EXAMINATION OF THE PHOTOCHEMISTRY AND MESOSCALE METEOROLOGY ASSOCIATED WITH POOR AIR QUALITY IN THE U.S.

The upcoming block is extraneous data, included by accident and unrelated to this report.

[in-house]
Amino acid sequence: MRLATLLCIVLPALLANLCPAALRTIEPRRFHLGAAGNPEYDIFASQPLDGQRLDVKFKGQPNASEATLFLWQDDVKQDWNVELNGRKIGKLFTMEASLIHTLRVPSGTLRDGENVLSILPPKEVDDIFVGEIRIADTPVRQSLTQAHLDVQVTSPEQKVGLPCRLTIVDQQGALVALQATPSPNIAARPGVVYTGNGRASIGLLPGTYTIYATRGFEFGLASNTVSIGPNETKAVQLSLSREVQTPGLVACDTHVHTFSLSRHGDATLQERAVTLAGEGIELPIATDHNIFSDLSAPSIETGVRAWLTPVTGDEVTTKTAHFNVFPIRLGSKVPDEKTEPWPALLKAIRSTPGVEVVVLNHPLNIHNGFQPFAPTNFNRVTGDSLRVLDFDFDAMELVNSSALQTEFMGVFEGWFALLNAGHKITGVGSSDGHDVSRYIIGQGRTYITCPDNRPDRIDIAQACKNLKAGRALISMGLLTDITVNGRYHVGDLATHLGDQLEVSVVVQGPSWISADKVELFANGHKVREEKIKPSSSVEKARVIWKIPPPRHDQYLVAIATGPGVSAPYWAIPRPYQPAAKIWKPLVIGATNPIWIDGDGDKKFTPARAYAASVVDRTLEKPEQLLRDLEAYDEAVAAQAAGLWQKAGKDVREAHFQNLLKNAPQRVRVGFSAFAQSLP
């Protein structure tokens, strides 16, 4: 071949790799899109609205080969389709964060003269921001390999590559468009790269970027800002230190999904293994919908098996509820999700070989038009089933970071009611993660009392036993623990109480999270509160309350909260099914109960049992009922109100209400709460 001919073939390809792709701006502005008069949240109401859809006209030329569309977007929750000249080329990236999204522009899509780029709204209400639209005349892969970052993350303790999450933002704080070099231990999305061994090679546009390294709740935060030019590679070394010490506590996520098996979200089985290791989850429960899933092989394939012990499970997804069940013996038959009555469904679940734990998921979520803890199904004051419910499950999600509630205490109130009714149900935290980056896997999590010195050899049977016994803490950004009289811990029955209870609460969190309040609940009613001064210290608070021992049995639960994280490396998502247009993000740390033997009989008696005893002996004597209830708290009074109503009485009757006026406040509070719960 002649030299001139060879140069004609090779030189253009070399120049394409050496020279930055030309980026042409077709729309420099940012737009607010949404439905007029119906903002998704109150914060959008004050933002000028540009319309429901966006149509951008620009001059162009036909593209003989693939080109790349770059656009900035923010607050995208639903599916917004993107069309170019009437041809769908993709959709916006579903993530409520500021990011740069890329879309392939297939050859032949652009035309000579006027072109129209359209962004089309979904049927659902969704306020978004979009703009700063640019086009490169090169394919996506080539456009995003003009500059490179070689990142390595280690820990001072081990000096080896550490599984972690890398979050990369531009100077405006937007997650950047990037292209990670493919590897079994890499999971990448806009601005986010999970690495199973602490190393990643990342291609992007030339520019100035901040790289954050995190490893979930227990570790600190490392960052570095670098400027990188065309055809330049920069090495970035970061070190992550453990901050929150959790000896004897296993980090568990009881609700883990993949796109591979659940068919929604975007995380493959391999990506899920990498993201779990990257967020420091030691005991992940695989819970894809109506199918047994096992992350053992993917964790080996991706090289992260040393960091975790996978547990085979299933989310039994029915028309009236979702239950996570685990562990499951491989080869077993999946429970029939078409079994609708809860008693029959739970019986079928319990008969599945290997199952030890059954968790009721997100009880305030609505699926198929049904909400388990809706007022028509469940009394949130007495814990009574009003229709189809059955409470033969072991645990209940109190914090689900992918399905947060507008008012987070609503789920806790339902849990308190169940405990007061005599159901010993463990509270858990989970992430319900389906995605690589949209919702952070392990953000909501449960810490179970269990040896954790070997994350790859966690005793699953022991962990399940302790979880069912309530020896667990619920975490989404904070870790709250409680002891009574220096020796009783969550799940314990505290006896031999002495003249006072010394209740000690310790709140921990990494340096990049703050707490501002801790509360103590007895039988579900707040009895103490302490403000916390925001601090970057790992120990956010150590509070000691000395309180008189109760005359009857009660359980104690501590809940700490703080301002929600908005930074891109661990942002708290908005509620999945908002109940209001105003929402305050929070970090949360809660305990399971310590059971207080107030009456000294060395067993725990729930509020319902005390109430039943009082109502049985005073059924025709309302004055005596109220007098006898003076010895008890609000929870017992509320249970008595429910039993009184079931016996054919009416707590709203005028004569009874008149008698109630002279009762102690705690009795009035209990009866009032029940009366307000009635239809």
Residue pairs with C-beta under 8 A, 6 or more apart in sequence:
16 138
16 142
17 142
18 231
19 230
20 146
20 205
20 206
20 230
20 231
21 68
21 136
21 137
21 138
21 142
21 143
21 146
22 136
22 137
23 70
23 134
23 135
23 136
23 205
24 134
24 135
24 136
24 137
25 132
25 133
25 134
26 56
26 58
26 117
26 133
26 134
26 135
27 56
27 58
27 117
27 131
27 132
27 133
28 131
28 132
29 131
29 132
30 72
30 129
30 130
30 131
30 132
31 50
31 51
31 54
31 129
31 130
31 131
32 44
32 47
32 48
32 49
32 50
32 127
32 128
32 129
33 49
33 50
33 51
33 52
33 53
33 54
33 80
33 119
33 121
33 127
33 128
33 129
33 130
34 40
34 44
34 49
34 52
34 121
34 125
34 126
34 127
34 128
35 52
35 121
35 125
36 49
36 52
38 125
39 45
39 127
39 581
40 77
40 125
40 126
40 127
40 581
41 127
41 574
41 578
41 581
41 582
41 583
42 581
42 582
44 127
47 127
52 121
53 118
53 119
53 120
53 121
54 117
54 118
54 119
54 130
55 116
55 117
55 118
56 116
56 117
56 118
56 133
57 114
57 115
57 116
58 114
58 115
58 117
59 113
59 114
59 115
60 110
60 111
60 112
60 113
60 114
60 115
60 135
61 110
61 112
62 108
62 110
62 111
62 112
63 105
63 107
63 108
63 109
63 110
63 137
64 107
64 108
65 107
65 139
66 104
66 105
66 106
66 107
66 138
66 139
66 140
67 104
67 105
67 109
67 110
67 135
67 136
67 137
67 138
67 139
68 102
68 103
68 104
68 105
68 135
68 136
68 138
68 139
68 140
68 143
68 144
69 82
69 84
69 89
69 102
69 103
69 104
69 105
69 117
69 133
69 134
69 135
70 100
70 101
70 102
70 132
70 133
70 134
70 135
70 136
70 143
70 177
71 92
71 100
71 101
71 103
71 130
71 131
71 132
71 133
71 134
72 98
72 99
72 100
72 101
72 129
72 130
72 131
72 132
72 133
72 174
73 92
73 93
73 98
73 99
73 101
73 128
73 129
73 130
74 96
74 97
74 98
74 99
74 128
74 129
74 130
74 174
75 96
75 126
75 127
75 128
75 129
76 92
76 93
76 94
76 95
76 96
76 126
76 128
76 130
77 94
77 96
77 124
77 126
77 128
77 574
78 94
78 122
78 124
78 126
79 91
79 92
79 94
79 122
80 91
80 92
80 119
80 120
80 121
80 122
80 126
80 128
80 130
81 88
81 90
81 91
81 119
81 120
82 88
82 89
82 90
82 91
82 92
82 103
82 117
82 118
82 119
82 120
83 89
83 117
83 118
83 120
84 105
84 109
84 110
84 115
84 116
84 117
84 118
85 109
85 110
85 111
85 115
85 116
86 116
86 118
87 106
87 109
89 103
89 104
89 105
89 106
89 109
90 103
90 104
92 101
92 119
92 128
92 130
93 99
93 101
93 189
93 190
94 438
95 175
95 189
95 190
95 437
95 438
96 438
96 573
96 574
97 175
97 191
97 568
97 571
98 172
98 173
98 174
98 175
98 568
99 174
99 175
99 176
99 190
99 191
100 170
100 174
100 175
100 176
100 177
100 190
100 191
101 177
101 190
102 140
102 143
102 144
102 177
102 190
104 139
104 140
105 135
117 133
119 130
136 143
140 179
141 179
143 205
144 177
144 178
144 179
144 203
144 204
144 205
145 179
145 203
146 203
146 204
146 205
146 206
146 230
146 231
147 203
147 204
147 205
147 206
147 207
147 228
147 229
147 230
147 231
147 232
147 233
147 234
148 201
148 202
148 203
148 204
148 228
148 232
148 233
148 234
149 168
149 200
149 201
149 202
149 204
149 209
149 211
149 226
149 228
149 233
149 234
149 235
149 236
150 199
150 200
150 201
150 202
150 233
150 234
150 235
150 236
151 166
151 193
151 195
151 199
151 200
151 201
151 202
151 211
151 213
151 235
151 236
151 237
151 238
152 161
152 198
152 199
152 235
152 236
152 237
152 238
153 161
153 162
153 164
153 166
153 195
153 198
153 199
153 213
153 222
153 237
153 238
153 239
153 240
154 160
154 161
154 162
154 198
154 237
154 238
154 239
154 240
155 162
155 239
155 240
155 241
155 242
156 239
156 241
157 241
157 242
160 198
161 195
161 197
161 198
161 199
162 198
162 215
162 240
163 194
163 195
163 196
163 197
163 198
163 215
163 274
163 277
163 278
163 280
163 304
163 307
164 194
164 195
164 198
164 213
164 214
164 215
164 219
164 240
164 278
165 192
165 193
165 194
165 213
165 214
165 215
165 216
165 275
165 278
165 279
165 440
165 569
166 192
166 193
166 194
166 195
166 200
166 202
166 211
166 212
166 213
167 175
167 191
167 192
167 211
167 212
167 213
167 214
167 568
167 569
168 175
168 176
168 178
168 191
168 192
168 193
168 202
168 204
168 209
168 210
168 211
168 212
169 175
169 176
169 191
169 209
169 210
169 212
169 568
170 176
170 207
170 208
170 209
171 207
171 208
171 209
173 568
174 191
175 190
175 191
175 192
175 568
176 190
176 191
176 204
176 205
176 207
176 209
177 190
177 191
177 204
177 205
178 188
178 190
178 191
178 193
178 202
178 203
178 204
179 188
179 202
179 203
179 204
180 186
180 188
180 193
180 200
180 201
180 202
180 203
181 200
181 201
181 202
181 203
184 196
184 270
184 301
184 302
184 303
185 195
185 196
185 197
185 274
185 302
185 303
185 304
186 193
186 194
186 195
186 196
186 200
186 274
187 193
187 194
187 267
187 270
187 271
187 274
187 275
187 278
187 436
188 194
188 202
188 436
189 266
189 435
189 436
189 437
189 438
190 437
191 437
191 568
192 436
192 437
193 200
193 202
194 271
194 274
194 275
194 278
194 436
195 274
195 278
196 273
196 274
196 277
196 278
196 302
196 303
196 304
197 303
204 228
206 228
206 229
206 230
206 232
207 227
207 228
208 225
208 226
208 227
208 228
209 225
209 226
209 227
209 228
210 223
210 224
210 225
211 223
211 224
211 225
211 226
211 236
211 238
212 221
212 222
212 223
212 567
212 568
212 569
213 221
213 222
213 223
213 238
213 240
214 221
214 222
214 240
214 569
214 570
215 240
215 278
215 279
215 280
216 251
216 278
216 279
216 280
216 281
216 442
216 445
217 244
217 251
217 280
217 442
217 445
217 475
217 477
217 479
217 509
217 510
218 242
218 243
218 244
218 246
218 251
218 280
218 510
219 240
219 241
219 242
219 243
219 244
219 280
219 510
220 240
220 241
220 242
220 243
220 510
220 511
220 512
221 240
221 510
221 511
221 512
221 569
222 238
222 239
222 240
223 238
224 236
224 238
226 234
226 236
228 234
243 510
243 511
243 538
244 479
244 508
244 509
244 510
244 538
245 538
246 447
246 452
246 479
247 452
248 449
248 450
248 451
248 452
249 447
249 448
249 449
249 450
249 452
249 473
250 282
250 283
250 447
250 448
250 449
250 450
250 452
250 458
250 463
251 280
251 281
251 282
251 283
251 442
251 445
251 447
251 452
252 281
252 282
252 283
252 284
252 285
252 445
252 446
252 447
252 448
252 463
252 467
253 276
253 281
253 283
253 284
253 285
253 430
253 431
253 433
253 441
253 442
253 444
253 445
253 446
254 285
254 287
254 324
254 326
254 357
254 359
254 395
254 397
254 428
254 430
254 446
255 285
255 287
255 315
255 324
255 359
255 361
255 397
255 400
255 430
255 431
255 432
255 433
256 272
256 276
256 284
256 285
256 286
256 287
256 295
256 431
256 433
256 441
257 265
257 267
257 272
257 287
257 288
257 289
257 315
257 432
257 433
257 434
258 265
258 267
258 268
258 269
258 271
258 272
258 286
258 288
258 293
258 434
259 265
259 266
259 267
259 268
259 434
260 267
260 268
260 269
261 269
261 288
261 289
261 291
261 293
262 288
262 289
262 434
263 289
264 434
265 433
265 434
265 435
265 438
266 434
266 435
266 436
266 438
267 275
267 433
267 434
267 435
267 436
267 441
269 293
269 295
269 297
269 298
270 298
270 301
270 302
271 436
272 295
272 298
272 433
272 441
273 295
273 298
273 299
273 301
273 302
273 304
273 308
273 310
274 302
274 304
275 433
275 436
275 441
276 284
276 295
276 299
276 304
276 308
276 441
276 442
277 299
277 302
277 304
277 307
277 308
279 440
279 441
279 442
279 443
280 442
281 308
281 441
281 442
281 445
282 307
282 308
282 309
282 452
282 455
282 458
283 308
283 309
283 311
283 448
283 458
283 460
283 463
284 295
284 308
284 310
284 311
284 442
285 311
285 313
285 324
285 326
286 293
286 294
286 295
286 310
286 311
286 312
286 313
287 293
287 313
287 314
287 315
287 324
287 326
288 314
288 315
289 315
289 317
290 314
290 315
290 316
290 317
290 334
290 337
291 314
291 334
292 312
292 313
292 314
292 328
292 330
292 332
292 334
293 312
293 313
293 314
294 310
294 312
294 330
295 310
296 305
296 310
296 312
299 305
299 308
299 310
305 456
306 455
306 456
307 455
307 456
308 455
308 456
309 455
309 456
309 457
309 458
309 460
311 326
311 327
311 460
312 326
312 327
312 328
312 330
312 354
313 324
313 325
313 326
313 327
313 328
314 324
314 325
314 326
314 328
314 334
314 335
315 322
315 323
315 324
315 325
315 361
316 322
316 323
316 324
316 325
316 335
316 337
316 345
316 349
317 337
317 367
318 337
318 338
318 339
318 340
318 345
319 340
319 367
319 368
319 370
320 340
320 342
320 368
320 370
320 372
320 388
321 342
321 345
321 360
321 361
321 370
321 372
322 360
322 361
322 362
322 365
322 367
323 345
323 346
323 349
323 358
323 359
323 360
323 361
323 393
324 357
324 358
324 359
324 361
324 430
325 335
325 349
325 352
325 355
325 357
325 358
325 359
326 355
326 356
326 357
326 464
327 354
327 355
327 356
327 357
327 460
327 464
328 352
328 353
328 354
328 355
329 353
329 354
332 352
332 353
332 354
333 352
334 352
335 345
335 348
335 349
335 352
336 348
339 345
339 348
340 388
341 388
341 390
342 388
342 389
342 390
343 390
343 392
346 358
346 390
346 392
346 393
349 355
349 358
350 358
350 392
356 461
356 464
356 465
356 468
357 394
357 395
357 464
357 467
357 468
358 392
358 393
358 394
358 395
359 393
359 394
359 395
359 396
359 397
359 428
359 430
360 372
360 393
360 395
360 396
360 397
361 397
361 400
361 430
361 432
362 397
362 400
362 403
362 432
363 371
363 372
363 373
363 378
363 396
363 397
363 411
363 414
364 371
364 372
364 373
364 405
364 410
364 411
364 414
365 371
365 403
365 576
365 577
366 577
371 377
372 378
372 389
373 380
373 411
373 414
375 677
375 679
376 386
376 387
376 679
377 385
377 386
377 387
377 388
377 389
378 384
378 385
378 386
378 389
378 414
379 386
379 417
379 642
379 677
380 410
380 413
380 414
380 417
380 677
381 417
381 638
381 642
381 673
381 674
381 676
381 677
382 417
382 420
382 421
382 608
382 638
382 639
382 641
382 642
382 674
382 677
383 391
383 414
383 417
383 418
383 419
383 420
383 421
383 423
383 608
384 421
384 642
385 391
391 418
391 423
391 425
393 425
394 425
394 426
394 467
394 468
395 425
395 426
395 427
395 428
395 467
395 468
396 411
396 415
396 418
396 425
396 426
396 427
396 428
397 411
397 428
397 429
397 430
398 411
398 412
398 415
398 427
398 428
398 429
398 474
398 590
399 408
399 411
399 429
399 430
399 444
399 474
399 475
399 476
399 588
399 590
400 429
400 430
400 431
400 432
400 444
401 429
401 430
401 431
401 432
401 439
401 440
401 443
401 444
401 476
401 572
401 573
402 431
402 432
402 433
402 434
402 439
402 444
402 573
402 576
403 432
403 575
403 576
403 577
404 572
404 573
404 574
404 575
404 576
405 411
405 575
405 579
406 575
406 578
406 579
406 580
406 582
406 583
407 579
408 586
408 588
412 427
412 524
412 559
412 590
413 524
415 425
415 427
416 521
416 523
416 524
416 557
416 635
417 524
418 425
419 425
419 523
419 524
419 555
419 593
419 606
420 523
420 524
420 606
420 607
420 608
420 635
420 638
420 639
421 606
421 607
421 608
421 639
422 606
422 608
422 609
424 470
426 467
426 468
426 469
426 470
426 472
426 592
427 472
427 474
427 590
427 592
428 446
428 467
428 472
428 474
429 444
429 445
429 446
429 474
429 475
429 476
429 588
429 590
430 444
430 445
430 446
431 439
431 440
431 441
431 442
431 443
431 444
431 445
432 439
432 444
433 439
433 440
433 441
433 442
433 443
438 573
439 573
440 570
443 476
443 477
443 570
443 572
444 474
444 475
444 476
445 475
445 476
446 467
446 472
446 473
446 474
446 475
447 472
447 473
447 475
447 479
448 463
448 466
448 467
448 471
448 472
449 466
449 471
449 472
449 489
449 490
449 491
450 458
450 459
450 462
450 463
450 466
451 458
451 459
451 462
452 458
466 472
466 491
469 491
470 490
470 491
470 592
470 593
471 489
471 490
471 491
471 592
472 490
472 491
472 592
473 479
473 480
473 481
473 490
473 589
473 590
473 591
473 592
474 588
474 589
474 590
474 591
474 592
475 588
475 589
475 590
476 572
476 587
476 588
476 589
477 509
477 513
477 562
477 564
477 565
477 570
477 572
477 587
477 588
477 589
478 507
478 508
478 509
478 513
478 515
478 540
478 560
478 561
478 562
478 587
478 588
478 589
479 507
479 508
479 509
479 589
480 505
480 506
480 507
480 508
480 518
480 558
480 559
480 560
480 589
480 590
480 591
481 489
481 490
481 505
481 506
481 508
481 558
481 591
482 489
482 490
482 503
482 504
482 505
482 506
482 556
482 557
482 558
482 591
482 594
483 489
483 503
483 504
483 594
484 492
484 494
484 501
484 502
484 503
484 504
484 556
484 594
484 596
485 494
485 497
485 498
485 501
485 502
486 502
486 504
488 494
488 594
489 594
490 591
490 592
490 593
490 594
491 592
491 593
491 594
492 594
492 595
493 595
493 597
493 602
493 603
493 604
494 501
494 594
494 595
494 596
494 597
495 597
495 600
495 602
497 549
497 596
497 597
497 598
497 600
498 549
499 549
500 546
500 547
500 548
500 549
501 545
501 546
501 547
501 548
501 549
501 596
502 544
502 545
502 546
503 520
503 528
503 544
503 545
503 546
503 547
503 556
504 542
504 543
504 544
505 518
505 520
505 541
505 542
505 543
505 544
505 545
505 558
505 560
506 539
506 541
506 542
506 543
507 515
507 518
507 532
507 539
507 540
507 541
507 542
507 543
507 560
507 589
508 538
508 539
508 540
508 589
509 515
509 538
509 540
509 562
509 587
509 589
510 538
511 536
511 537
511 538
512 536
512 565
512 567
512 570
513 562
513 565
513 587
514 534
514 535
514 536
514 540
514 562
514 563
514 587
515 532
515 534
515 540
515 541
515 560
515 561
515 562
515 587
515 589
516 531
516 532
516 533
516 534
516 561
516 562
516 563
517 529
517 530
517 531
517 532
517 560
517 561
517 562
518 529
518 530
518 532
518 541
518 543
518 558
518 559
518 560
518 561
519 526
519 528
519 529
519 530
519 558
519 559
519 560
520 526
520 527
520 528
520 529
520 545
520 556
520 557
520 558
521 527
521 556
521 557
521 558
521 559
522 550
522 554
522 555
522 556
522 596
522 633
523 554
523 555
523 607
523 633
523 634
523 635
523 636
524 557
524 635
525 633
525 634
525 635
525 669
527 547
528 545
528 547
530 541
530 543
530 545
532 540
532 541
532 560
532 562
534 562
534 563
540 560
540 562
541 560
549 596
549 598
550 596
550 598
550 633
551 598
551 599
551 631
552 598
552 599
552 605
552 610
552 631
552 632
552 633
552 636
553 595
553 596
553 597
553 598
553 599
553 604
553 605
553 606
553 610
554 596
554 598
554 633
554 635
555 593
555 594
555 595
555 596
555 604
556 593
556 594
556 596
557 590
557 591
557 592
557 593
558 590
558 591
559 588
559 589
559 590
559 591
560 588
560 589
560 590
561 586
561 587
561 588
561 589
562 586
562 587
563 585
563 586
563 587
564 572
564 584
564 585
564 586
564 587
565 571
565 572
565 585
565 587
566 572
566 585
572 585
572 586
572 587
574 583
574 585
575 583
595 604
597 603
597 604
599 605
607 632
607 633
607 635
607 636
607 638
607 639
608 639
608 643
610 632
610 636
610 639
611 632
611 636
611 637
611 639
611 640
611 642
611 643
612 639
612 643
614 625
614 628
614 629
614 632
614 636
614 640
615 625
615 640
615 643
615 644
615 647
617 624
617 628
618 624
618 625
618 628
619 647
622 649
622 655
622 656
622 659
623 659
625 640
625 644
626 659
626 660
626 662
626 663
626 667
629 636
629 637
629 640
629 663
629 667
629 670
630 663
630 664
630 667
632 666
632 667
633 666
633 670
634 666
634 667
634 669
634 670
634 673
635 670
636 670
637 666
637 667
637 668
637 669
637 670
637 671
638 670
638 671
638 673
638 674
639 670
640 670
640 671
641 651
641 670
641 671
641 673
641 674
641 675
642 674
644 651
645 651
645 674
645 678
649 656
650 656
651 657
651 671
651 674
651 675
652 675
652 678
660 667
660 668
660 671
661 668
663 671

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Mesoscale meteorological processes including advection, vertical mixing, thermally-direct circulations (sea/bay breezes) combined with chemical processes and deposition dominate boundary-layer ozone (O3). While bay breezes (BBs) transport higher O3 over land on polluted days, they also advect humid air and induce low-level convergence, which can lead to haze and deep convection. Thunderstorms can vent pollution out of the boundary layer and entrain cleaner, mid-tropospheric air into it, reducing surface pollutant concentrations. Here, the net local effect of these two mesoscale forcings (BBs and thunderstorms) on O3 concentrations are quantified. First, case studies using vertical profiles and surface observations during the 2011 MD and the 2013 TX deployments of DISCOVER-AQ show the severity of bay/gulf breeze exacerbation of pollution. Next is a BB and thunderstorm climatology for a Chesapeake Bay coastal site (summer 2011-2016). BBs are identified by a data-driven automated detection algorithm customized for the complex coastline. Thunderstorm vs. non-thunderstorm days are analyzed using gridded lightning data within an influential radius of the site. These meteorological classifications are compared with O3 exceedance days. While the highest conditional mean O3 was on BB days and the lowest on thunderstorm only days, thunderstorms do not always terminate an O3 event, especially in combination with a BB. To further understand the dynamical mechanisms responsible for changes in O3 from BBs and thunderstorms, the Weather Research and Forecasting (WRF) model is run at fine resolution with water vapor nudging to capture air-mass thunderstorms forced by the BB in MD. The model compared well with DISCOVER-AQ observations and radar reflectivity. Finally, an observation-constrained box model was used to study photochemical processes along the flight track during the 2013 TX DISCOVER-AQ deployment. O3 production and its sensitivity to NOx and VOCs were calculated at different locations and times of day. Results indicate controlling NOx emissions will benefit the Houston area overall, but select areas will also benefit from controlling VOC emissions. These studies, which can also be applied to particulate matter, uncover how meteorology and photochemistry come together to generate smog events at coastal cities, and can help develop efficient, high resolution policies for cleaner air.